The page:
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7.5
                         

Developer

Bloober Team

Genre

Adventure

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PS5

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The Medium (XS)

By Lee Mehr 28th Feb 2021 | 1,447 views 

There are a few writing and gameplay demons to exorcise, but that only keeps Bloober Team's latest from séance-sational horror game status.

If nothing else, Polish developer Bloober Team deserves applause for its excitement of next-gen consoles.  Whereas others are jogging or biding their time, this team sprints out of the gate with an inspired remaster and a new IP within the first three months of this new console cycle.  Considering the previous lukewarm reception from me, one could - reasonably - interpret this speed as a cautionary tale.  It actually turns out to be the opposite.  Instead of laboring over another Layers of FearThe Medium feels like an intrepid developer toying with new technology that presents a more meaningful story and horror game.

The setting is post-USSR Poland.  Marianne, a gifted medium who ferries lost souls to their final rest within the otherworldly spiritual plane, is mourning the loss of her foster father.  This is cut short when a mysterious stranger named Thomas calls her and promises answers to long-held questions about her supernatural aptitudes.  She's beckoned to meet in-person at the decrepit Niwa Workers' Resort, site of a terrible tragedy whose scars permeate every square foot.

The first thing you're greeted with is a Marianne, cigarette in hand, recounting these events to descriptive detail.  The story's structure is similar to Peter Stormare's psychiatrist character in Until Dawn: someone off-camera is effectively a stand-in for Marianne explaining these events.  If you have a distaste for this storytelling approach that may sour the whole game to a certain extent.  Initially, I was caught off-guard by the inflated exposition; nearing the conclusion, I appreciated why this route was taken.  It's not quite as effective as Stormare chewing up his scenes, but that couldn't be topped anyways.  Despite occasional over-writing in cut scenes & gameplay, this overarching structure sets a specific rhythm that would've made for a lesser story without it.

My annoyance for the exposition-dumping is due to how effective other aspects feel by comparison.  It does a great job of leaving breadcrumbs for each successive event.  Whether scouring more details about the Niwa Resort or considering the duality of the two worlds, Bloober's writers were considerate in planning scenarios and naturally incorporating them in gameplay.  The narrative beats hit so effectively because of how carefully the "rules" of the Spirit World have been established beforehand without a mentor medium delivering encyclopedic information.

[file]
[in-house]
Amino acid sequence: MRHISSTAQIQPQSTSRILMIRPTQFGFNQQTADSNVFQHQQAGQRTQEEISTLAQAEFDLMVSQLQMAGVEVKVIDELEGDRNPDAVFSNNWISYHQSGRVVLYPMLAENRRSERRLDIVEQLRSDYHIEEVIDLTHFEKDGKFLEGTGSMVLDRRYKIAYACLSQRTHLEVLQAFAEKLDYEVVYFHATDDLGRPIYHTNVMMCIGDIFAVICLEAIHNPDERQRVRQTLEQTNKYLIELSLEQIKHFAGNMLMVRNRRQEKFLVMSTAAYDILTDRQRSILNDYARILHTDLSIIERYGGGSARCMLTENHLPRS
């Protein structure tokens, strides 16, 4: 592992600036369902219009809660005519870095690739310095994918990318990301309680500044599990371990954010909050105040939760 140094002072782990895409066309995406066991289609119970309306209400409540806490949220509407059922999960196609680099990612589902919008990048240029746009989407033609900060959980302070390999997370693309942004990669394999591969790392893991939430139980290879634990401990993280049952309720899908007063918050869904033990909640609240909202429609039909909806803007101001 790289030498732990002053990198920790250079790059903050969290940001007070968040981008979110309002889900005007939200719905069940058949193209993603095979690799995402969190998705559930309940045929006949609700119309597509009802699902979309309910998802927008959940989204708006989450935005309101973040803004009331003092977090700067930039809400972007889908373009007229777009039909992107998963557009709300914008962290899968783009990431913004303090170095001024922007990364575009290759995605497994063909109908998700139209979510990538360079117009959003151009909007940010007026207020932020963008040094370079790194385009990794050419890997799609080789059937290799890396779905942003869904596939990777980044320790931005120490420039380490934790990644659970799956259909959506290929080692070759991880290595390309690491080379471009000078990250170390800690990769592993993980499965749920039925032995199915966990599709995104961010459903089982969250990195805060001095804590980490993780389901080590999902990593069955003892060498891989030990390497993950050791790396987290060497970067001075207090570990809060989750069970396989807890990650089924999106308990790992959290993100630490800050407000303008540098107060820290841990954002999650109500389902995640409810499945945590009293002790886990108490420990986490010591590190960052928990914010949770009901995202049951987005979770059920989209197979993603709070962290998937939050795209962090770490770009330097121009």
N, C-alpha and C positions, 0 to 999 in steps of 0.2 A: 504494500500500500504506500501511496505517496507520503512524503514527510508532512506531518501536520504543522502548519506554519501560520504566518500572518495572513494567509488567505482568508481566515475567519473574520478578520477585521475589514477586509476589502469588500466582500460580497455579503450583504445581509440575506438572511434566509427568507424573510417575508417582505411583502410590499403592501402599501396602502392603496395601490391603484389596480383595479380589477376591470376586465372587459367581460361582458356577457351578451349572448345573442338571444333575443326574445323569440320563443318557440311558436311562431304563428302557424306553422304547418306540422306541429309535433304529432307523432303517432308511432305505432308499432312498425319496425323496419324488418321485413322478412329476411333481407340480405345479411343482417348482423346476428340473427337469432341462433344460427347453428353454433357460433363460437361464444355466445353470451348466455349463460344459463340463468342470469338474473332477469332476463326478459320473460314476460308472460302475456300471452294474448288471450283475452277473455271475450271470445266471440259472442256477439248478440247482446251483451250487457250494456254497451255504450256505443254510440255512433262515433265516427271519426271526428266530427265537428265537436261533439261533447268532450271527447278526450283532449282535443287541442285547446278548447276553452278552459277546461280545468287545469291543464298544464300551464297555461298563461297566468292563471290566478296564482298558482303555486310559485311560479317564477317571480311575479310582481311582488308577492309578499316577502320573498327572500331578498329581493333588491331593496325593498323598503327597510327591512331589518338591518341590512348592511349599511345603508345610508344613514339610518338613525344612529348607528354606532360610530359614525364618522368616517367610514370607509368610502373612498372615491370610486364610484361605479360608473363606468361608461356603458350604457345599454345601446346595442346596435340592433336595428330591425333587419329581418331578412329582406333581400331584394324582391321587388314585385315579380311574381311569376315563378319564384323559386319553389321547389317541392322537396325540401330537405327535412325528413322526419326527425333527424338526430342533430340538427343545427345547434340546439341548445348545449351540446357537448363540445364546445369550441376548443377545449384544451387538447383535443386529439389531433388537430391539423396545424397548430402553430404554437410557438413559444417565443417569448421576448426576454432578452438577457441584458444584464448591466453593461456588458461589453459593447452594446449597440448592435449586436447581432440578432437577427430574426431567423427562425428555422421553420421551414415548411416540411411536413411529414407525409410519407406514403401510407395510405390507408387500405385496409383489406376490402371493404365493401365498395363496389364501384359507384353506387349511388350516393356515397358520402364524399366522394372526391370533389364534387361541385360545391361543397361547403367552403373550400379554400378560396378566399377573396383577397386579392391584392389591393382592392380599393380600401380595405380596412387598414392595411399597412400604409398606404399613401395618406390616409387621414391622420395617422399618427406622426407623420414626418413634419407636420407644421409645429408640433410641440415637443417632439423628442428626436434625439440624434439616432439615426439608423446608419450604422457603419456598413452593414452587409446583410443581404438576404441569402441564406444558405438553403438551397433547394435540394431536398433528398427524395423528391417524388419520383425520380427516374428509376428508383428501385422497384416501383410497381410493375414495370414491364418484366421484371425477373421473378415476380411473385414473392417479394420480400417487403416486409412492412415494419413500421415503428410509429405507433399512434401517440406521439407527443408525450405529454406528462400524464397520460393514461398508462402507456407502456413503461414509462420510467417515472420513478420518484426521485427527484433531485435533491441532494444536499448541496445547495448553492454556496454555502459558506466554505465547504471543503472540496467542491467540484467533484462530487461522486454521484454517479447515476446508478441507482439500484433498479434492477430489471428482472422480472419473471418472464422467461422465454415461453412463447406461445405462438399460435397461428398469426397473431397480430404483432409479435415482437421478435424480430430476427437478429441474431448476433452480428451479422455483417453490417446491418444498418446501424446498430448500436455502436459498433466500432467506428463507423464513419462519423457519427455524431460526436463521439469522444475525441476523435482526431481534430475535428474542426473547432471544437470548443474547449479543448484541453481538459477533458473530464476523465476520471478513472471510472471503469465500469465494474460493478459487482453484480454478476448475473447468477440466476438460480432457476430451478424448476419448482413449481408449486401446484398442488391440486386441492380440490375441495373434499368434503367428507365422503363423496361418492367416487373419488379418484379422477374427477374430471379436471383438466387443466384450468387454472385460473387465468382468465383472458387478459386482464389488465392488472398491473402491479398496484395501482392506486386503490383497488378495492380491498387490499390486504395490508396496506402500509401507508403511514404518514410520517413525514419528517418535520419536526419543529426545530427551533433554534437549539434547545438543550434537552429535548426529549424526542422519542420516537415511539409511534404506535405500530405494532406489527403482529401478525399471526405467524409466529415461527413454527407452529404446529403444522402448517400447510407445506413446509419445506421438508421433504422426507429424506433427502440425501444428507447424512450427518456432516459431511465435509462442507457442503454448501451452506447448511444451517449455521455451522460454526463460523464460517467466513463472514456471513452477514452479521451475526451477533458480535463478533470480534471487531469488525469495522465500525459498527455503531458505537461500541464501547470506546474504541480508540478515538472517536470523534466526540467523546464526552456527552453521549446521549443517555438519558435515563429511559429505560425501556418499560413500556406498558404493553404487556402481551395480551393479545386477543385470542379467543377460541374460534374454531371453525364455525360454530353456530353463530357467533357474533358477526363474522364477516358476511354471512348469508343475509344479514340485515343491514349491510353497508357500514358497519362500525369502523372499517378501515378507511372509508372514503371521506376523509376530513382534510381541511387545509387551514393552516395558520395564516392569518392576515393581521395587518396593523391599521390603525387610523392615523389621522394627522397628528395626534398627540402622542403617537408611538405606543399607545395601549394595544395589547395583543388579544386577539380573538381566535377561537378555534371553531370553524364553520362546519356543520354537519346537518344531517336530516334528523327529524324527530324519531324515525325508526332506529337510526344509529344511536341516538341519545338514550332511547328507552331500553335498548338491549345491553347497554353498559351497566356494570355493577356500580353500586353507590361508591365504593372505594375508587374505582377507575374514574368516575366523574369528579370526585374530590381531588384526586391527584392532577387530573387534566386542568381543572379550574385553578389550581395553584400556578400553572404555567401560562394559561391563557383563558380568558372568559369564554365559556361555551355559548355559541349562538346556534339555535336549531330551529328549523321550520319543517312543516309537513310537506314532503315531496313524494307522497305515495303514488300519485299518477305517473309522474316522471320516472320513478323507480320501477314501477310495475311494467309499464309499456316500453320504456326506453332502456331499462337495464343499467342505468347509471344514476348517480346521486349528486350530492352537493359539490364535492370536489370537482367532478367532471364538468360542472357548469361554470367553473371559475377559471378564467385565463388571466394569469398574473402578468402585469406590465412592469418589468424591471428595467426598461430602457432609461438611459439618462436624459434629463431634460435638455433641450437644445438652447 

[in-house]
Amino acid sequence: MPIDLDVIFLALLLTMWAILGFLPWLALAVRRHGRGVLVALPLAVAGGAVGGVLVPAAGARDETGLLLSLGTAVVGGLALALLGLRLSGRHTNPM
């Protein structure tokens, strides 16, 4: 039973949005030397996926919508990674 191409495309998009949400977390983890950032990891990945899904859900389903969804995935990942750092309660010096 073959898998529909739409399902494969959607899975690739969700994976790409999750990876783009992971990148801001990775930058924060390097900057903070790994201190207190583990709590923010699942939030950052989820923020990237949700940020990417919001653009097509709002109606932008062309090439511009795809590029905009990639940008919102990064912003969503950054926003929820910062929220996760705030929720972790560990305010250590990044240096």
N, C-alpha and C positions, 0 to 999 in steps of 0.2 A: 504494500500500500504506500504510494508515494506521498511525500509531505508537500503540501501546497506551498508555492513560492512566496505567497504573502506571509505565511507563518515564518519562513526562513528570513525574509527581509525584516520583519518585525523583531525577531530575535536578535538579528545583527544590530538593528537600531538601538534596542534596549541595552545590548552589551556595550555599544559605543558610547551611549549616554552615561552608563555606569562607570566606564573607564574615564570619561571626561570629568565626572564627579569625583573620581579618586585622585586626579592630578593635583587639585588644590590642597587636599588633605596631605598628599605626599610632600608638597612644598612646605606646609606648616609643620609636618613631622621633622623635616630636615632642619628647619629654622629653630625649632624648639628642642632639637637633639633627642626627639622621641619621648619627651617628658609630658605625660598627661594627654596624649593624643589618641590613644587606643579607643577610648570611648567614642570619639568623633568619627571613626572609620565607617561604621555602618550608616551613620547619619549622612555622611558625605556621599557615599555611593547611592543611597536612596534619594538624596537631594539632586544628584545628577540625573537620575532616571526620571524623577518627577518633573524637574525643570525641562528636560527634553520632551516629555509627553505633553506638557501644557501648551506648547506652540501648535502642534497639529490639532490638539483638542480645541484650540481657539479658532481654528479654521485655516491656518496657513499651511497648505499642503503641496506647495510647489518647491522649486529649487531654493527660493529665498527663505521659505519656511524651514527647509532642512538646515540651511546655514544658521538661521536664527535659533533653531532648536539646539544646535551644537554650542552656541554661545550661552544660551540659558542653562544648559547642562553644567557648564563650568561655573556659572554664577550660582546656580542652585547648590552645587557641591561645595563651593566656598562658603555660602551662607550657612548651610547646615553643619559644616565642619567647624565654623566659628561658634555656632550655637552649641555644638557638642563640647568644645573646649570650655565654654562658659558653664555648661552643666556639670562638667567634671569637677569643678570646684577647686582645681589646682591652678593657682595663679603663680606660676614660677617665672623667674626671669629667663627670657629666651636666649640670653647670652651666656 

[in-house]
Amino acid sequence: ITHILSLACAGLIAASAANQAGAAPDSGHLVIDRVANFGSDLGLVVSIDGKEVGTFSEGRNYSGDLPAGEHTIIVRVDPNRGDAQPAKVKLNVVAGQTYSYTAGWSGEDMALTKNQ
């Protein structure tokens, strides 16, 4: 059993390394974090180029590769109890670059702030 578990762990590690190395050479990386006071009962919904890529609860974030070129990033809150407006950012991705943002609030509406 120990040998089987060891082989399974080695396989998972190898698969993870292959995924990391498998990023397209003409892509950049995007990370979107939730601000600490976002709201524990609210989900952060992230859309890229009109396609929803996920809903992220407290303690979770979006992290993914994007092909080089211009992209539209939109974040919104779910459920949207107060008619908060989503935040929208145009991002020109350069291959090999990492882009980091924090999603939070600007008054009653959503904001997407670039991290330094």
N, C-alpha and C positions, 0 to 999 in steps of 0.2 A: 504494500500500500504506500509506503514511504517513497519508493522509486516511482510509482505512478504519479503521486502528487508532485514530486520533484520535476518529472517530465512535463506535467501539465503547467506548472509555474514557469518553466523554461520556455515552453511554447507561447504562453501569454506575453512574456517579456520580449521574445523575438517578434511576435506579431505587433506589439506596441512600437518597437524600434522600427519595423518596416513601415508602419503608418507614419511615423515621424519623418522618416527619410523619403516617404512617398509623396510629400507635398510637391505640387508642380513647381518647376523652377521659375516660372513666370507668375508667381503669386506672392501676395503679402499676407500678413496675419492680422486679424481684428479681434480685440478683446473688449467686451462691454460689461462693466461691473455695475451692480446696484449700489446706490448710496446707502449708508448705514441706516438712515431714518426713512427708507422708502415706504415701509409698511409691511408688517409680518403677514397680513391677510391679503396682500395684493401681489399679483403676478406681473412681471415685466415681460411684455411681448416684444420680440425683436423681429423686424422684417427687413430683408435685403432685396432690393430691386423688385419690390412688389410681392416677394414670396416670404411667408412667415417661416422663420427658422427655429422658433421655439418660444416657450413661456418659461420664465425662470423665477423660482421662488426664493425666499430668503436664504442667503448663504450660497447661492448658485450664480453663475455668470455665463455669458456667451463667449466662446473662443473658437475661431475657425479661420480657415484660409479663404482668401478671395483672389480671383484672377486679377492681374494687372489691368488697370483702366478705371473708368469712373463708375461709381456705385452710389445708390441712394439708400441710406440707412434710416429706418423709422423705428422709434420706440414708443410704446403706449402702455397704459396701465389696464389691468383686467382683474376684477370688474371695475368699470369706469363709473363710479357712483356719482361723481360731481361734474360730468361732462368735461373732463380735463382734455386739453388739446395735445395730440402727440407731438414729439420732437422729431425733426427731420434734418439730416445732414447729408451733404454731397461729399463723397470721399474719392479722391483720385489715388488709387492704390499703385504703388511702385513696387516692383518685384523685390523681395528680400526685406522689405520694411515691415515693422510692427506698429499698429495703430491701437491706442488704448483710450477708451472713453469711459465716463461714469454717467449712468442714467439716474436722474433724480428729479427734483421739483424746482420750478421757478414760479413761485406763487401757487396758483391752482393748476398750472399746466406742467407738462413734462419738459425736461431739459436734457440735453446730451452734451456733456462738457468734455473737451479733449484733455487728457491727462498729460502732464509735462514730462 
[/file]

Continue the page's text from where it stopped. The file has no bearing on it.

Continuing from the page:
Bloober mostly succeeded in its character writing and thematic material as well.  From innocent to emotionally damaged, the panoply of characters viewed in gameplay or in "echoes" found in the Spirit World carry fascinating emotional baggage.  Despite heavy topics permeating throughout the narrative (some better left unsaid here), I never felt bludgeoned into a specific emotional response.  How certain creative scenarios burrow uncomfortable implications, such as some Polish-flavored anti-communist rhetoric, made me appreciate it even more.


Like Bloober's other clear gem (Observer), The Medium's story succeeds by relying on a clear vision instead of gratuitous shock.  It's not bereft of some uneven misfires, but it feels like the team's most mature work.  This is buoyed by several quality performances as well, such as Kelly Burke as Marianne.  Even the child actors are... fine, which isn't too bad given their typical track record.  A couple of blemishes reside for too long, but it's ultimately an effective tale that never lost my attention.

The duality that exists between the physical & spiritual world isn't just metaphorical; it's a literal gameplay component for roughly a third of the runtime.  Whether your screen is cleaved vertically or horizontally, Marianne is exploring 2 different worlds in tandem.  The severe Eastern Bloc aesthetic of Niwa Workers' Center looks like a concrete paradise compared to the hellish Spirit World that's overwrought with tortured statues perpetually moaning in agony.

To simultaneously manage these two worlds without cooking your hardware, Bloober harkens back to survival-horror templates of fixed camera angles and tank controls - with some of the archaic clunky movement in tow.  How the level design manages this is also interesting: a roadblock within one world carries over to the other.  An open door in the real world may reveal a gross flesh blanket blockading your way in the spiritual plane.  To move forward you must slice it from top to bottom with a straight razor.  Only then is the way fully unlocked.